NJ Suffers Worst “Single-Month Job Loss In 23 Years”

Jan 24, 2014 by AFP

The latest jobs numbers are out and there is no way to sugar coat the news as anything less than brutal. Last month the state lost 36,000 jobs, “the biggest single-month job loss in 23 years”. Via the NorthJersey.com:

“New Jersey added a minuscule 10,100 jobs in 2013 after losing more than 36,000 jobs in December — the biggest single-month job loss in 23 years — painting a bleak picture of the state economy and raising questions about its health and direction.

The December drop of 36,300 jobs — 33,200 private and 3,100 public — was so broad-based that economists said it was difficult to pinpoint a particular reason. They offered several possible explanations, including unusually cold weather, which could explain the loss of 6,500 construction jobs, and could have caused the temporary loss of work for day and freelance workers.”

The state’s unemployment rate actually shrunk from 7.8% to 7.3% last month. However, this the statistic is misleading since it disguises the fact that so many New Jerseyans have just stopped looking for work and are no longer counted as part of the labor force.

“But the figures show that the rate declined because 26,100 people left the labor force in December, taking the total who have dropped out over the year to 134,300.”
The troubling jobs report comes on the heels of a flurry of other bad news. Last week an analysis from the Mercatus Center ranked the Garden State’s fiscal condition the worst and the country — and a State Budget Solutions report released earlier in the month estimated that New Jersey’s debt is $214B in debt (unfunded pension liabilities account for $109B alone).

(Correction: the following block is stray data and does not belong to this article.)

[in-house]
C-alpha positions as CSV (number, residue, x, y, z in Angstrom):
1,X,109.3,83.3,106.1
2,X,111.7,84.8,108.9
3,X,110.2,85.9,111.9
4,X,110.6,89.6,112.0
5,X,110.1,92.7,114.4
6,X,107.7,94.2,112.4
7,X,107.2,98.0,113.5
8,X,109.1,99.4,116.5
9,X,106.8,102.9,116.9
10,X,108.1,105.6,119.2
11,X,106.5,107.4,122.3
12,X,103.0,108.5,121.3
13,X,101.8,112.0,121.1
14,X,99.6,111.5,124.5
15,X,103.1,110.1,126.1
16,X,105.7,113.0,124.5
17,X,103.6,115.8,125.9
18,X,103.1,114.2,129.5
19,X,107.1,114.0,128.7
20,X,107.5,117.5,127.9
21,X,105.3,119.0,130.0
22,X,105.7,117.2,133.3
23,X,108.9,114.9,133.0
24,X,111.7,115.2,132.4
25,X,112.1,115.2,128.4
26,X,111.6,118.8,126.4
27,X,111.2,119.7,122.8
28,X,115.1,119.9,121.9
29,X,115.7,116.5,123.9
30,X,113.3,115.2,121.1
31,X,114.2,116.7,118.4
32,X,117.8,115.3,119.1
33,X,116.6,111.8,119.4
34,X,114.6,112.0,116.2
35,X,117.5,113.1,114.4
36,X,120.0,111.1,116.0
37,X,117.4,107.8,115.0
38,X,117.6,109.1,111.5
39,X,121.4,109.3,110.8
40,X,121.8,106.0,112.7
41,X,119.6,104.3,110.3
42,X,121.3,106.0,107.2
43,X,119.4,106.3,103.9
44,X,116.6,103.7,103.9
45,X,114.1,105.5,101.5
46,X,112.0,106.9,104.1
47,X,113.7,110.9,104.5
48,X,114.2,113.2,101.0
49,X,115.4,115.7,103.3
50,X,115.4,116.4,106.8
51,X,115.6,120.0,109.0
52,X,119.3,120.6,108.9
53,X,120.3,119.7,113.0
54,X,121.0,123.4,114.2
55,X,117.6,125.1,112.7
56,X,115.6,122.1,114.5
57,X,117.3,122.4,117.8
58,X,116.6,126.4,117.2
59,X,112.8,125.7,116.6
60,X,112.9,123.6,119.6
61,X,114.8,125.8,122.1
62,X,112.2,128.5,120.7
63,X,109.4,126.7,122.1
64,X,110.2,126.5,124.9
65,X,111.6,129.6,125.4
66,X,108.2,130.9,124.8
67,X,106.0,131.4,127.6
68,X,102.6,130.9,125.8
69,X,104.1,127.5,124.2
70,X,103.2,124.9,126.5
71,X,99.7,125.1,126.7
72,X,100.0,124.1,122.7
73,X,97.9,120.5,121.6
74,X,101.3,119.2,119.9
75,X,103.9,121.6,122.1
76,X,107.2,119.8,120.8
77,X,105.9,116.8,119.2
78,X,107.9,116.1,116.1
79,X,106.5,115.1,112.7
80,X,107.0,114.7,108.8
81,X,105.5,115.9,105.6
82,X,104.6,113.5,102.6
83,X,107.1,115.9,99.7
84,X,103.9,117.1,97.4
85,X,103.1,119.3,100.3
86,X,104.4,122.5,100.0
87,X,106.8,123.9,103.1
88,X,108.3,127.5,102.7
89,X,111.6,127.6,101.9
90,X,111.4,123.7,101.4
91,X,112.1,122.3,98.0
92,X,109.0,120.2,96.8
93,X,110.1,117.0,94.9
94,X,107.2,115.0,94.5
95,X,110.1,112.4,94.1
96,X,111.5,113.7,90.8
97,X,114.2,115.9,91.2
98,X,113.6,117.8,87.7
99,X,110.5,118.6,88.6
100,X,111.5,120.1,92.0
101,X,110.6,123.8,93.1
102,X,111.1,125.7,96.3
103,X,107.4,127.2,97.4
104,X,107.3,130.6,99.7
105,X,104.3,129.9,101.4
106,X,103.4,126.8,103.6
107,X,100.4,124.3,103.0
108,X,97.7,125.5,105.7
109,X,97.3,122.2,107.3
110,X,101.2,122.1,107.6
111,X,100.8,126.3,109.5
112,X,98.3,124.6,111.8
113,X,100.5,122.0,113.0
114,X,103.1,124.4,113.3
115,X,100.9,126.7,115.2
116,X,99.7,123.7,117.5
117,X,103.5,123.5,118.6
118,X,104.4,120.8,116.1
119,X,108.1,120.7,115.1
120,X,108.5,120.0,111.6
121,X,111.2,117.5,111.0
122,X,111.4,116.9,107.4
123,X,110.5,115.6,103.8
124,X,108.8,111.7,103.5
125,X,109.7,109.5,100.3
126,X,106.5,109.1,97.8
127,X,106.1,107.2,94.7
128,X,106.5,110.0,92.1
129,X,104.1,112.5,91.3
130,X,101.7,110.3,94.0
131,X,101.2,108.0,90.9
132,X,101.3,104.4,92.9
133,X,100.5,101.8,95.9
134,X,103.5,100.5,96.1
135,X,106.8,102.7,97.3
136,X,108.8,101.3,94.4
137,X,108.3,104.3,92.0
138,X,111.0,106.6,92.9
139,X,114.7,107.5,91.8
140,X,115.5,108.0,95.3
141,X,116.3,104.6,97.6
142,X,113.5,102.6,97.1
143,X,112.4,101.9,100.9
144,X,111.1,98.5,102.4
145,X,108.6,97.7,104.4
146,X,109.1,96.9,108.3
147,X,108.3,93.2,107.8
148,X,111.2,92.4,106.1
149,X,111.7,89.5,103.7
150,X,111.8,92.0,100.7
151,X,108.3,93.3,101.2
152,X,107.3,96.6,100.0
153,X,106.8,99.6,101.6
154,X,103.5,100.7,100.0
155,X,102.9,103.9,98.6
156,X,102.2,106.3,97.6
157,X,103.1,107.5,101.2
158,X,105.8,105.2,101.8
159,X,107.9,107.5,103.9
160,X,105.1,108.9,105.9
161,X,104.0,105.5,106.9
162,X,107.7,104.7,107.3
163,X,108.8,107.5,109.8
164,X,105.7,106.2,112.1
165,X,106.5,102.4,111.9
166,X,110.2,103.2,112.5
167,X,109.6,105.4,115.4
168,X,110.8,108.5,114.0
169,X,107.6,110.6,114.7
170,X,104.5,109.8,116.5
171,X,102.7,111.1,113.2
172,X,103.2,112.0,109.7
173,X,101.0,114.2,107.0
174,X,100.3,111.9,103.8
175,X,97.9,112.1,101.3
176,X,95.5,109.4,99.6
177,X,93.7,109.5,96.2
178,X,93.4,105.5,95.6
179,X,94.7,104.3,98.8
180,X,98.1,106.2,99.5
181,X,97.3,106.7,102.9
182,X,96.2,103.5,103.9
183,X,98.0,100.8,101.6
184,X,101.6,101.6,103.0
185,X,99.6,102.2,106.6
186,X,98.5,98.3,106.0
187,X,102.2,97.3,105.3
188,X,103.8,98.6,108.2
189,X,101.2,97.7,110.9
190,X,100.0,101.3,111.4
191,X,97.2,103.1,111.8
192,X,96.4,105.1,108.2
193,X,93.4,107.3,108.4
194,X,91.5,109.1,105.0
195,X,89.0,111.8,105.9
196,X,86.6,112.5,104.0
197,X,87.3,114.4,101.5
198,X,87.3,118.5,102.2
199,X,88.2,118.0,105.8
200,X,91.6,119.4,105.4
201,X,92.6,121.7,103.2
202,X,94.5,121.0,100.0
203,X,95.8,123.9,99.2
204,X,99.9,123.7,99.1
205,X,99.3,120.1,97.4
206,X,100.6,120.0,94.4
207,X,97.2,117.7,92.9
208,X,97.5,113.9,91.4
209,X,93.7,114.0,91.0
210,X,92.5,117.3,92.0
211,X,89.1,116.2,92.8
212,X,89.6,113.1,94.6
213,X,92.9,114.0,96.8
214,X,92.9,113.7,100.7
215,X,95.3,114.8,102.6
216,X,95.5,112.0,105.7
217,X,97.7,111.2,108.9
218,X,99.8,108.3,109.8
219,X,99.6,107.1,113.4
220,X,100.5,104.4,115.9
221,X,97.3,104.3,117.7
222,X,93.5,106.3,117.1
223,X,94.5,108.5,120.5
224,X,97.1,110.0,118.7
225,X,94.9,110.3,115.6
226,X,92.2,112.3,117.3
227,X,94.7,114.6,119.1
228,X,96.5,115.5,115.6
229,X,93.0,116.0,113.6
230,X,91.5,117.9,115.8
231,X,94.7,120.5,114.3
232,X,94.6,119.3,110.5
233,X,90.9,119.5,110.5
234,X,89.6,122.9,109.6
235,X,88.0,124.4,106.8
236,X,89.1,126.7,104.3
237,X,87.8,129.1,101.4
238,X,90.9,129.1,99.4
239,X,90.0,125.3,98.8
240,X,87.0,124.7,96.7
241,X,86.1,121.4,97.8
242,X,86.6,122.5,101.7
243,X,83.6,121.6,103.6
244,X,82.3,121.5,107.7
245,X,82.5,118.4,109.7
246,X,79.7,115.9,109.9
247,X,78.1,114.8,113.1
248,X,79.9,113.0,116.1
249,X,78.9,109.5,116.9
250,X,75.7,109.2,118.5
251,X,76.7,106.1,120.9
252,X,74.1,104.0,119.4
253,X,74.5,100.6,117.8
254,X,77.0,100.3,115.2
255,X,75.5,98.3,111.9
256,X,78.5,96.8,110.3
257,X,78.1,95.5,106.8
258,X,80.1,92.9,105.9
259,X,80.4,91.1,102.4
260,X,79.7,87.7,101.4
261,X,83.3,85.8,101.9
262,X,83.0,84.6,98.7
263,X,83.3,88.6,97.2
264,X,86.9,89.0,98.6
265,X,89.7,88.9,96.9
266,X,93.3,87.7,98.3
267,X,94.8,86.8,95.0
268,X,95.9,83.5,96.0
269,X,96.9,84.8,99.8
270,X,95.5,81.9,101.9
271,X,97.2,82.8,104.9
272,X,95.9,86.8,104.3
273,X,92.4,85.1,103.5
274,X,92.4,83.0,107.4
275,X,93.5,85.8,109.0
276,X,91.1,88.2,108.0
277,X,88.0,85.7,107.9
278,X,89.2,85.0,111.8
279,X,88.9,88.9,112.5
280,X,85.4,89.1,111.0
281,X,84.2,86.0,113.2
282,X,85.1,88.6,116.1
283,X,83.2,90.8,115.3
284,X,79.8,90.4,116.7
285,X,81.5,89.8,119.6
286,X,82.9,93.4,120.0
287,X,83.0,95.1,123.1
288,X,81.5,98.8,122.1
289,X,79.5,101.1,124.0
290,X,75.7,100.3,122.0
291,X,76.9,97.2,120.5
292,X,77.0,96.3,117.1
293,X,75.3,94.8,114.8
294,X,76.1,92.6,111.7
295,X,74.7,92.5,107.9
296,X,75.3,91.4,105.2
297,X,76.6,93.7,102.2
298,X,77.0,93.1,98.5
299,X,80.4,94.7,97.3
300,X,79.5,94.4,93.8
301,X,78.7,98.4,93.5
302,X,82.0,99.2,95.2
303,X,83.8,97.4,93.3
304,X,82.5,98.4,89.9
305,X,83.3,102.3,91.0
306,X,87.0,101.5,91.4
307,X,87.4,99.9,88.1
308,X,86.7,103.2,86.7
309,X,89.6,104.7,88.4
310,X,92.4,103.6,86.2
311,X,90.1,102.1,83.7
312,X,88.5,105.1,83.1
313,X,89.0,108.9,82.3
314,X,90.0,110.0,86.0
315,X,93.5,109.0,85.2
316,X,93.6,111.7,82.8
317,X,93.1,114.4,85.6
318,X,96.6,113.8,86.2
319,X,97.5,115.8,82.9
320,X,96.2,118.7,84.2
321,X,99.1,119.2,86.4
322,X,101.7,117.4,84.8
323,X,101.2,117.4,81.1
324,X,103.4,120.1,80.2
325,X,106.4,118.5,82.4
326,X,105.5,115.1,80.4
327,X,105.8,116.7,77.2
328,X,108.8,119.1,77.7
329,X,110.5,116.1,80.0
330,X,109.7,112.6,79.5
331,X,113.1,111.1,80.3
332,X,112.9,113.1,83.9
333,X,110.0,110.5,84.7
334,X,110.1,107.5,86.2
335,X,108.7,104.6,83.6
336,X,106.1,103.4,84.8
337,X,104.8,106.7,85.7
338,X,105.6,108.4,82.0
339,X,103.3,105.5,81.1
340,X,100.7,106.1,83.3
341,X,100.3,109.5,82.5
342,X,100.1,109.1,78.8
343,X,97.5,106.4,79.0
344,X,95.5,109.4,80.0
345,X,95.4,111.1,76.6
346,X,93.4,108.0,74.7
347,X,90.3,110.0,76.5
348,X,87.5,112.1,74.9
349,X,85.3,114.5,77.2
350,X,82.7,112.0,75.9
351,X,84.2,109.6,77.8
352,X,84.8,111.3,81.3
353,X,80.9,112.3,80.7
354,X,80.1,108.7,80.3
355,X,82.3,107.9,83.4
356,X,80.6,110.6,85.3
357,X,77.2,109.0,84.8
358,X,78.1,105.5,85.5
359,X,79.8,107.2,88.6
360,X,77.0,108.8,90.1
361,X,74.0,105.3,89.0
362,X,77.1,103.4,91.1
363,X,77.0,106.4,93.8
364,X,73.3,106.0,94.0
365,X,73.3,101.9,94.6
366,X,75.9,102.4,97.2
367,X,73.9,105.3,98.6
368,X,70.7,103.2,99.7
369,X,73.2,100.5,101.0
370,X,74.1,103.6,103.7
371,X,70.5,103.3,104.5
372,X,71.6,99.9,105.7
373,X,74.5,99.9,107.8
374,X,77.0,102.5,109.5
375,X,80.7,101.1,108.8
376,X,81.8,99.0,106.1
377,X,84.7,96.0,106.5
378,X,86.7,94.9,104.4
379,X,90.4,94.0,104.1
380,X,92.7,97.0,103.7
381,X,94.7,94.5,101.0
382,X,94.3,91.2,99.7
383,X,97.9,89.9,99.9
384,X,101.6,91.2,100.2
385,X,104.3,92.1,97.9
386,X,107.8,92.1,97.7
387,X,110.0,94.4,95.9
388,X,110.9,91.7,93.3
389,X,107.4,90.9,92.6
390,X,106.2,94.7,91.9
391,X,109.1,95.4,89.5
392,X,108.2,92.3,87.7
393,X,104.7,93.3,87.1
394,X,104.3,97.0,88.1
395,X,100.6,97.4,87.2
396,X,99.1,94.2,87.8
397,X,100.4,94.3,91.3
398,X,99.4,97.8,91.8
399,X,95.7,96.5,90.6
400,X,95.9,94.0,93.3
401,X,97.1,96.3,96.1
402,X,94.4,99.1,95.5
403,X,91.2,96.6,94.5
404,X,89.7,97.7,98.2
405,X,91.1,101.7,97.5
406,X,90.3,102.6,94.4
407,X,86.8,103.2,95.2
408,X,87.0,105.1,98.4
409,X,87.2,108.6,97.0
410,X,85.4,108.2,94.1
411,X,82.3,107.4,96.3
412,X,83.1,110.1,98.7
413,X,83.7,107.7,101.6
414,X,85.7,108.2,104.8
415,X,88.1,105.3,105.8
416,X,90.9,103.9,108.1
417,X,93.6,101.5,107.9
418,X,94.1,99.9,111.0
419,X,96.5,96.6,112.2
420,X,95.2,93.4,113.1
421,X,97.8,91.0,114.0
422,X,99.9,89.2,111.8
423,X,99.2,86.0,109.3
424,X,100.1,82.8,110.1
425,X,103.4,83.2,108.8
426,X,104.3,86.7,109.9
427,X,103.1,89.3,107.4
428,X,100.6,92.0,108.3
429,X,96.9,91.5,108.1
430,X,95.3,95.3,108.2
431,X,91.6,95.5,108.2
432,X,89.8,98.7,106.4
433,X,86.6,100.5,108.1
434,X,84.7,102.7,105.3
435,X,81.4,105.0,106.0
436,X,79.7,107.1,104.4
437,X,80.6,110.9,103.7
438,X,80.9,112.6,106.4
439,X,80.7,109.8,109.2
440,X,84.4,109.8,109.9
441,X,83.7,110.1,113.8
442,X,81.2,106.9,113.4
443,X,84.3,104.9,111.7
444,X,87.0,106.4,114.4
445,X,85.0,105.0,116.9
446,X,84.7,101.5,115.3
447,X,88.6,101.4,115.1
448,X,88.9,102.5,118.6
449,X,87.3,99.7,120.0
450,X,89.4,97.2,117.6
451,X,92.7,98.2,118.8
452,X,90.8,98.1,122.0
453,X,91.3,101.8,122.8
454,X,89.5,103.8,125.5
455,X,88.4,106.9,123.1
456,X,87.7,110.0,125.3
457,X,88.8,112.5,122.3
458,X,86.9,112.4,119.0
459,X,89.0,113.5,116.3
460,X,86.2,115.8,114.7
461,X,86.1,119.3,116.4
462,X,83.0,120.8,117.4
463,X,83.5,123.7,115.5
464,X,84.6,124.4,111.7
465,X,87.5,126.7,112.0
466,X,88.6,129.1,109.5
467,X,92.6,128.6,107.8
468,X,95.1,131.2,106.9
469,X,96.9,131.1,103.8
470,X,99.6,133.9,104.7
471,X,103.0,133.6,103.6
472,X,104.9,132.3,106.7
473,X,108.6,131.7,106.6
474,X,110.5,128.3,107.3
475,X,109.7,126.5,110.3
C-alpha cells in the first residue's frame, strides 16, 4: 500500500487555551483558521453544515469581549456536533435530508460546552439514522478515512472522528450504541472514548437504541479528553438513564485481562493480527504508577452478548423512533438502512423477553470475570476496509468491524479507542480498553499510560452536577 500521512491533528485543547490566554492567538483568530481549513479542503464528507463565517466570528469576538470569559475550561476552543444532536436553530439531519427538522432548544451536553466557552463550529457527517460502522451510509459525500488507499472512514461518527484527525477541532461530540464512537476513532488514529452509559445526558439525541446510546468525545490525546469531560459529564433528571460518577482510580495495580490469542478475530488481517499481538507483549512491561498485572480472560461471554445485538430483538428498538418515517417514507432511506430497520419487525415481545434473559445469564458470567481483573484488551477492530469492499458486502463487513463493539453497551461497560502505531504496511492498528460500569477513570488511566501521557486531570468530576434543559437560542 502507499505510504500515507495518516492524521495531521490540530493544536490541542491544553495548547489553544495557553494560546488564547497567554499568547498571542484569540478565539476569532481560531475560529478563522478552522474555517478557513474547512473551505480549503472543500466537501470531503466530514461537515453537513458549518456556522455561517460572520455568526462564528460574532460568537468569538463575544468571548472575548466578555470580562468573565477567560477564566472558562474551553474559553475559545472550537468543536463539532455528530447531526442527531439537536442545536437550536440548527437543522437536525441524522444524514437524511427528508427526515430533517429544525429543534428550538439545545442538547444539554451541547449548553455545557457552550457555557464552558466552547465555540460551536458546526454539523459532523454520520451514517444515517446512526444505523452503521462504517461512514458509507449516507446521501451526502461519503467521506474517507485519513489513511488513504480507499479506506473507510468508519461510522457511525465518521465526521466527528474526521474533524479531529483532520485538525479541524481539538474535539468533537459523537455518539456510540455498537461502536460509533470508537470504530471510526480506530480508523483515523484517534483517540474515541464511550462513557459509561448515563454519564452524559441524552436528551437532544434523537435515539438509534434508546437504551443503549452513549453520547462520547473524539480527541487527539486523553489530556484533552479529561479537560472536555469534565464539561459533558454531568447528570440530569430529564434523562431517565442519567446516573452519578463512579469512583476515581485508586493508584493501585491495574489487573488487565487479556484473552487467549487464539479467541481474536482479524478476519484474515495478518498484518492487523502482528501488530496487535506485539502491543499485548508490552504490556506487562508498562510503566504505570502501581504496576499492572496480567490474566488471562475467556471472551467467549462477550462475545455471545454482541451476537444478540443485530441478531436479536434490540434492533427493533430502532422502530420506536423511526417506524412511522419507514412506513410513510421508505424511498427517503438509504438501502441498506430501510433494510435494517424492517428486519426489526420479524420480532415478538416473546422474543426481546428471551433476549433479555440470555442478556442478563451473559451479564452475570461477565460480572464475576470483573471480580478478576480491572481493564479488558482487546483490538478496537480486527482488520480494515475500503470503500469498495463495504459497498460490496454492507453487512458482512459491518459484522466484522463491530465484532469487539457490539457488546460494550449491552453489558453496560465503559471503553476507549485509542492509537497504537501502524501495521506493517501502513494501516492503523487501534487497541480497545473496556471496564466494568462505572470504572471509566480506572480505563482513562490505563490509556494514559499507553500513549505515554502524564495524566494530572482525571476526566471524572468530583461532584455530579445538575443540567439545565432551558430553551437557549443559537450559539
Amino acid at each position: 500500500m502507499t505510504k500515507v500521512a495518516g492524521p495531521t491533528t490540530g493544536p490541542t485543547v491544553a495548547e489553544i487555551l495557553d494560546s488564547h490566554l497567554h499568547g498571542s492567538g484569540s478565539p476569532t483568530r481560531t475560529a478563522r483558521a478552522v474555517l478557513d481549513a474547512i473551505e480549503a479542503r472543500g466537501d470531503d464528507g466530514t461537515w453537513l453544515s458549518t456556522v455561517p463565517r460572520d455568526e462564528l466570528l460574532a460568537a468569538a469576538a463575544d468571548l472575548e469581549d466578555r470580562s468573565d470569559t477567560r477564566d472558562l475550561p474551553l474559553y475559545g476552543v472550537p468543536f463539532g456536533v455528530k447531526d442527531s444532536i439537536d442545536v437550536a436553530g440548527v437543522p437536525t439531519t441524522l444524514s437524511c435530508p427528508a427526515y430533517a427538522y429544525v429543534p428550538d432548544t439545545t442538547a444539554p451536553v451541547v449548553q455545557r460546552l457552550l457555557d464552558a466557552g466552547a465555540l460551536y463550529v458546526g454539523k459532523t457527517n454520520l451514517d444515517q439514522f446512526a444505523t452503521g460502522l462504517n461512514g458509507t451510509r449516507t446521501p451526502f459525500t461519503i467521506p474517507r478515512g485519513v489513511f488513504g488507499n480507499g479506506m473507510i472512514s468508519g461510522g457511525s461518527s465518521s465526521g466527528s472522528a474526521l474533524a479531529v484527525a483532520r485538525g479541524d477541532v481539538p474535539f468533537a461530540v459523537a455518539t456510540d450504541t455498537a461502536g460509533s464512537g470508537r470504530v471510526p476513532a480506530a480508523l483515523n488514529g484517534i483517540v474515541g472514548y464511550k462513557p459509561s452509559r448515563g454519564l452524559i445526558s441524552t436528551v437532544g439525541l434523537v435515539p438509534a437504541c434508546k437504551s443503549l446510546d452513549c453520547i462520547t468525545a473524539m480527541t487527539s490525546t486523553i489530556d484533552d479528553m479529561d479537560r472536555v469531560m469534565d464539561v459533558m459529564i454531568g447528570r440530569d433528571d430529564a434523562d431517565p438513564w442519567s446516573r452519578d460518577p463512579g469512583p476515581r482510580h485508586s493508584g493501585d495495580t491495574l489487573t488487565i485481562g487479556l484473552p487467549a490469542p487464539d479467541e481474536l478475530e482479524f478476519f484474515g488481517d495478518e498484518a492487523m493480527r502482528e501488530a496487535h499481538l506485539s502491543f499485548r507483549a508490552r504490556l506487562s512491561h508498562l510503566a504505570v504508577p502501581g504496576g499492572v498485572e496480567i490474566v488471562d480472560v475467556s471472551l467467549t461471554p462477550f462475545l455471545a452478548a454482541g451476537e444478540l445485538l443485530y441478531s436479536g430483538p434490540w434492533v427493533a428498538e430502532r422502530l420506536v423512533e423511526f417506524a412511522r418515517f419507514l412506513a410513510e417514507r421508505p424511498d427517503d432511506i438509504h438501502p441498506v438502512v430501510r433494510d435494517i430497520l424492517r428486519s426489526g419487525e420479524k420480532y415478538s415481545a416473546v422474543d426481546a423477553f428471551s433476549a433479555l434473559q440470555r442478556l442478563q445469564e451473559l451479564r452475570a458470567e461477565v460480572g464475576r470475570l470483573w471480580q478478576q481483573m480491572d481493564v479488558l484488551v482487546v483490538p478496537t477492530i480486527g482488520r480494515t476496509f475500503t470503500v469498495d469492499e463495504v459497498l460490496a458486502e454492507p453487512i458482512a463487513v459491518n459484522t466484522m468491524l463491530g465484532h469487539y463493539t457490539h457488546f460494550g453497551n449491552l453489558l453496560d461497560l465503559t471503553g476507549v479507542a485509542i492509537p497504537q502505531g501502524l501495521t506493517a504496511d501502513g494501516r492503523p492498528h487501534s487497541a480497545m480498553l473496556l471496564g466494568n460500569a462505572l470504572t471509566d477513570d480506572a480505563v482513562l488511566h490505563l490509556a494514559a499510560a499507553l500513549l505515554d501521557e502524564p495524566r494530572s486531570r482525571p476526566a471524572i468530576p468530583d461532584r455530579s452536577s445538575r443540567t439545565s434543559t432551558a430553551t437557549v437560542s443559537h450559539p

New Jersey is starved for both fiscal responsibility and a pro-growth agenda in order to get our economy moving again.Twelve years of a Keyensian tax-and-spend agenda in the state Legislature are taking a toll. Residents are struggling to get by and opportunities for employment are not getting any better.
The liberal Legislature needs to come to grips with the reality. Hard-working New Jersey can no longer afford to subsidize Trenton’s big-government machine. The state must take steps now to rein in spending and enact serious tax relief to stimulate job creation. If not, more bleak jobs reports like this one are sure to follow.